November 11, 2011

Jack Covert Selects: Jack Covert Selects - The Rare Find

By: 800-CEO-READ @ 4:09 AM – Filed under: Management & Workplace Culture

The Rare Find: Spotting Exceptional Talent Before Everyone Else by George Anders, Portfolio, 276 pages, $26.95, Hardcover, October 2011, ISBN 9781591844259

There are many situations in which you want to make the right choice, a choice that might change your lives in hugely positive ways. Consider standing before a roulette wheel in Las Vegas: you choose “18 Red” for a variety of reasons that have all sorts of associative data you apply to it. Red is exciting; #1 is a symbol of success; the 8 represents the infinity symbol; maybe 18 is the age of your daughter. If you’ve made the right choice based on these influences, the payout will be high.

Now consider hiring someone for a position in your company. You look at a candidate’s resume and study the provided data: where they’ve recently worked, what they did there, how long they did it, where they went to school, what grades they received. It all looks good, so that candidate gets the job. While gambling and hiring seem quite dissimilar, the risks in each scenario are similar. And if you’ve made the right choice, the payout could be high in this case, too.

But which approach to decision-making seems more valid? The associative data or the concrete facts? The facts, right? Well, in The Rare Find, George Anders argues intelligently that these two examples might be equally meaningful in what they reveal. Hiring is just a good guess, and even the “facts” aren’t very illuminative. Even if a candidate spent five years at a successful company and graduated Ivy League, it doesn’t mean they’ll fit your culture or excel in the position you have to offer.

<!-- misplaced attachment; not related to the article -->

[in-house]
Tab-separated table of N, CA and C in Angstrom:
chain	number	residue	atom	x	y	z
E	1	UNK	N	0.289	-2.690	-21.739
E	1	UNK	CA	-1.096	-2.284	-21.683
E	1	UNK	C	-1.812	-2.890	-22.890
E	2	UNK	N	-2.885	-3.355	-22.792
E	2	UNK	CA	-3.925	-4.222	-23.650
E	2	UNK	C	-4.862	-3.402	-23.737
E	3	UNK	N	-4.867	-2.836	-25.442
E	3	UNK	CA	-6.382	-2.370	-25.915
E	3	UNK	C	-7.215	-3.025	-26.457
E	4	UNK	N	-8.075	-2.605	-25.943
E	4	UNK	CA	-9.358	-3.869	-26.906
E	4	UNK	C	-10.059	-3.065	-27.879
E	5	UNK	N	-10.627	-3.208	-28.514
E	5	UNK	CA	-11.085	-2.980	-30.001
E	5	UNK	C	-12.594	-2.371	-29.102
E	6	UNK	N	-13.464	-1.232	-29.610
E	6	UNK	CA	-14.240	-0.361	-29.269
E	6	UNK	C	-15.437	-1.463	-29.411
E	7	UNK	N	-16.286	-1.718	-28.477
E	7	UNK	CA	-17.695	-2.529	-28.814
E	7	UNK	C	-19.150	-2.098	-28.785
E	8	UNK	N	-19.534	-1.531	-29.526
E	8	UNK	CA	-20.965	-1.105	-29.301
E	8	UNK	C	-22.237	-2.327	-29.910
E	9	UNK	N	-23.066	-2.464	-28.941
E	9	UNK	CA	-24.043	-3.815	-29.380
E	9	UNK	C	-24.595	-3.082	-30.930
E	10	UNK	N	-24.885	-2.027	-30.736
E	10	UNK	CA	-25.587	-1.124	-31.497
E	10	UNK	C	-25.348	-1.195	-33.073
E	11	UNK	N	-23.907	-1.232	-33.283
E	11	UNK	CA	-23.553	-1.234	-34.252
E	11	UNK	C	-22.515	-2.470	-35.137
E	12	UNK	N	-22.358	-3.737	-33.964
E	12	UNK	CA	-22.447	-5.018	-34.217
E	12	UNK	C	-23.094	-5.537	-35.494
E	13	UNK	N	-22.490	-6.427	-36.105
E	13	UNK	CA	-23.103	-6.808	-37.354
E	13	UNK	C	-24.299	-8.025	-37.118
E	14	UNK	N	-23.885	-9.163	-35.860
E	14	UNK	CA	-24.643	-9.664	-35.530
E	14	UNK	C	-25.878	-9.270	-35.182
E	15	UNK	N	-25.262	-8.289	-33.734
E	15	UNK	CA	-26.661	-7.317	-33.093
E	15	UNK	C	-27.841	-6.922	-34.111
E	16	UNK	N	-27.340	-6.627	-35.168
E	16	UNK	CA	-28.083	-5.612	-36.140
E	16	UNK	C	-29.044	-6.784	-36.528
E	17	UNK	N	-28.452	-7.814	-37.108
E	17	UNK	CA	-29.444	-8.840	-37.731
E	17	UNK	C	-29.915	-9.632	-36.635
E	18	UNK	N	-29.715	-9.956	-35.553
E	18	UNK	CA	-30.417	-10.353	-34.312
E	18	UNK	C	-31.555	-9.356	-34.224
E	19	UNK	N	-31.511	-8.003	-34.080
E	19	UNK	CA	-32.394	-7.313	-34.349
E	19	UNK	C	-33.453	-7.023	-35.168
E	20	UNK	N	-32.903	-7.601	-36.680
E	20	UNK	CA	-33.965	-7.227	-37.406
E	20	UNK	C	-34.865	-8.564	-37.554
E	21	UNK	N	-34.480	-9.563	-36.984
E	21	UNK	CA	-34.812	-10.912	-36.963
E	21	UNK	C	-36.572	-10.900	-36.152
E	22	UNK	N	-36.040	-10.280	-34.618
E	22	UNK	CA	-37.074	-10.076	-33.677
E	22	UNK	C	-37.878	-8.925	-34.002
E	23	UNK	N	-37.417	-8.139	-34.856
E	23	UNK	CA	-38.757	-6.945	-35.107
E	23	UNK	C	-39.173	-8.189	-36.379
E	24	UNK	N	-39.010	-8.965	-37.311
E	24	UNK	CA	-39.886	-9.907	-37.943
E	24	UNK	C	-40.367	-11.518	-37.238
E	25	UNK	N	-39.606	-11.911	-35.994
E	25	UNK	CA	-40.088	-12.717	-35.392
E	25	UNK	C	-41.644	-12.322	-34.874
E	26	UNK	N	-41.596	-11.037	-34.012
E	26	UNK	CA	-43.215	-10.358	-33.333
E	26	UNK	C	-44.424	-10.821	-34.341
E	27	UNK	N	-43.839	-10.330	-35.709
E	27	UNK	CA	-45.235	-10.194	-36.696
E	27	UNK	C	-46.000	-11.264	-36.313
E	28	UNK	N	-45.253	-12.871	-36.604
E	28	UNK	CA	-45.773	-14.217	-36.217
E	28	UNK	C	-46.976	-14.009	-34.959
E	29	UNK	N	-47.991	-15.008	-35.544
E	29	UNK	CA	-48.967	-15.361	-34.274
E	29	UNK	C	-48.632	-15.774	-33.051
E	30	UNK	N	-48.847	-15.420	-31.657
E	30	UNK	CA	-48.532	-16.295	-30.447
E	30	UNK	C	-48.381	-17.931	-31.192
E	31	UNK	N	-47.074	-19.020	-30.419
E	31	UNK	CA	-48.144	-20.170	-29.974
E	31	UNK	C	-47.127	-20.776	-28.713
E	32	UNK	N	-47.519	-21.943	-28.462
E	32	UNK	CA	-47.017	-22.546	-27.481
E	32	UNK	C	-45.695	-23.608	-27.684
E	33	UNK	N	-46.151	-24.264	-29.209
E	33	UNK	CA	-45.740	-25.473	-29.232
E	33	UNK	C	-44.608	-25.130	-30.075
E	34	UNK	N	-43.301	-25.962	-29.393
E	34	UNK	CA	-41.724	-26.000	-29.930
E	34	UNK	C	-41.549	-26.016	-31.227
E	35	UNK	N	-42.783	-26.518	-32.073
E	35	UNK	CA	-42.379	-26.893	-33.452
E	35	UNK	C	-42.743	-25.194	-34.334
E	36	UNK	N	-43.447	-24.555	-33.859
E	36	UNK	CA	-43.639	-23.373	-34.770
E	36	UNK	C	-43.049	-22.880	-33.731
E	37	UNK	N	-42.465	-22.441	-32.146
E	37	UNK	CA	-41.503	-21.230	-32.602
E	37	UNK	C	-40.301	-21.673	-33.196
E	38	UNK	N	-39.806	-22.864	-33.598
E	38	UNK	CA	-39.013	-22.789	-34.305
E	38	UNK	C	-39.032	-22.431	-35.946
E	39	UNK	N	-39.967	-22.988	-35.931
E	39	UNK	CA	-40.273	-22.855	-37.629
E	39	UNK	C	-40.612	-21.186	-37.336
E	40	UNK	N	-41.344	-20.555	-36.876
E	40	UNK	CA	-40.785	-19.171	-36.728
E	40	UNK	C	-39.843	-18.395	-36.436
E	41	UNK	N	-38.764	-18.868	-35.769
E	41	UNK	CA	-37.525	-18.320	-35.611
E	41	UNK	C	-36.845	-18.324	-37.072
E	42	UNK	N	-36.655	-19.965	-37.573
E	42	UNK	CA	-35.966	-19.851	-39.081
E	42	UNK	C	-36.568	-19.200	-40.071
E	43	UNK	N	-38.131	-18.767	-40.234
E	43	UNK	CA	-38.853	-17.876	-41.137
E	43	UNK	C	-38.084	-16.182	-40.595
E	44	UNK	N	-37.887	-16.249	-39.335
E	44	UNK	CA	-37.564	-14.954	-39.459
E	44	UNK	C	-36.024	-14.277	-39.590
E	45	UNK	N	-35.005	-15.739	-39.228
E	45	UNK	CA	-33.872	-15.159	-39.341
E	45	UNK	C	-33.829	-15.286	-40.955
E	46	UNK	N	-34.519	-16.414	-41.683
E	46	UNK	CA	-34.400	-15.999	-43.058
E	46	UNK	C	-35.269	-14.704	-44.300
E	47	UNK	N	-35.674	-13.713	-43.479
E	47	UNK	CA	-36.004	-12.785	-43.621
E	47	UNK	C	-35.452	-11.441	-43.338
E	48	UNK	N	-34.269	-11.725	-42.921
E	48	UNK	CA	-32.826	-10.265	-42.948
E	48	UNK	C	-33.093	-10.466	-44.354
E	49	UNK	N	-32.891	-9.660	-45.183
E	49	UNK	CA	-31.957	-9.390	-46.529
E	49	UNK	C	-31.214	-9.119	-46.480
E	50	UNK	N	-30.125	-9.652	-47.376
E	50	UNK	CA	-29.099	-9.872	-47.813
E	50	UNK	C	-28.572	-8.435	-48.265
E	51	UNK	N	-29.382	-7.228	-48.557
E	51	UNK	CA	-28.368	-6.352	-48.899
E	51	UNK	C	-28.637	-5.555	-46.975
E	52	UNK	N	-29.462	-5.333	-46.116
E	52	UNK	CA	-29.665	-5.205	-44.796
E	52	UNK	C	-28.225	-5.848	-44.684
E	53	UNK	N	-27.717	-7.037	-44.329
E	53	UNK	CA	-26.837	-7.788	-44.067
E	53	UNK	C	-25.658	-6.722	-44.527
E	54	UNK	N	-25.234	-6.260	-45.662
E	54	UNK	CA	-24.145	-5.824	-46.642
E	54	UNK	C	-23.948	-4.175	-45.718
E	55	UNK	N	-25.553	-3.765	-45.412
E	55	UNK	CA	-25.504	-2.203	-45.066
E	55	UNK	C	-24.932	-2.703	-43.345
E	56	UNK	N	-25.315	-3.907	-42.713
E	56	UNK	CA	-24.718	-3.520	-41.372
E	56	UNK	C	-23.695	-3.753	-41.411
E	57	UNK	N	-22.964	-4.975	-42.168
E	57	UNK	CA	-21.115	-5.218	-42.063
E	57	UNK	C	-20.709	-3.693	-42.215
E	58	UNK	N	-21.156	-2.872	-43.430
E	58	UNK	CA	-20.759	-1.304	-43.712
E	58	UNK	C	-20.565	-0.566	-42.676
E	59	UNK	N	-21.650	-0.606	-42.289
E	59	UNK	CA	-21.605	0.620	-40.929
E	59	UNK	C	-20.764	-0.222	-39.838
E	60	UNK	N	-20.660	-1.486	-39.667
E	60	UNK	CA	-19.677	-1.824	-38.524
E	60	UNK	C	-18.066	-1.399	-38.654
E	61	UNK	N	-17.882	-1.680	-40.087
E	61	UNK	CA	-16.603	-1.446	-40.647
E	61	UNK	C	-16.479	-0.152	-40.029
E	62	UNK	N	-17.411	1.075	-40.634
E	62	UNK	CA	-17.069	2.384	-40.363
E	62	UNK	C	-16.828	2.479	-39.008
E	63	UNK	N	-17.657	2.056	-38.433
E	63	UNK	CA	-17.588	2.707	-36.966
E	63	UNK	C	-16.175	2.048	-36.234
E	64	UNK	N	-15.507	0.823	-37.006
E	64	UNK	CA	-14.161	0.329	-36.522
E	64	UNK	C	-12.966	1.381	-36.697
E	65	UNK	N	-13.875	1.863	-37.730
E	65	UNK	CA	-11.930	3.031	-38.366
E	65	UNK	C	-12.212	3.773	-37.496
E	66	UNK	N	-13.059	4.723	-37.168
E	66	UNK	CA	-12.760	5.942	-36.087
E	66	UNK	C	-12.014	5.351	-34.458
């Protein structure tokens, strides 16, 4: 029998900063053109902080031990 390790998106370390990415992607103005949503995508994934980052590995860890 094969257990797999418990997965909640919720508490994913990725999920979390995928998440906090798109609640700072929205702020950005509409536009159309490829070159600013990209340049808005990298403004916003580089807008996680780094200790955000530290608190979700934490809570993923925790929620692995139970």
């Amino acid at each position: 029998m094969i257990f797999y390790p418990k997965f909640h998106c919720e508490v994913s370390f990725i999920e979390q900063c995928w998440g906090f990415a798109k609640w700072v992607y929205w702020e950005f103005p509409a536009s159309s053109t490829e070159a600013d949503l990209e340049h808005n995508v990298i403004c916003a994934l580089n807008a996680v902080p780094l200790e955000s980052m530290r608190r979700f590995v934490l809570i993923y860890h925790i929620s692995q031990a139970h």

To get the best fit, Anders advises you look for a candidate’s character not through employee or education experience, but through their alternative interests. Perhaps a candidate has a jagged work history, perhaps they don’t have any glaring success stories. Anders says don’t overlook these candidates. Read resumes from the bottom up, Anders suggests, and look for hints as to “why” the person did what they did, not just the fact that they did it. Oftentimes, he surmises, you’ll discover hidden talents that can be useful to your organization and the tasks you need completed—and potentially avoid candidates who just “look good on paper.”

While some might regard this approach as a gamble, The Rare Find will counsel you on just why this approach is less of a risk, and will help you make better decisions in finding true talent to help your organization grow.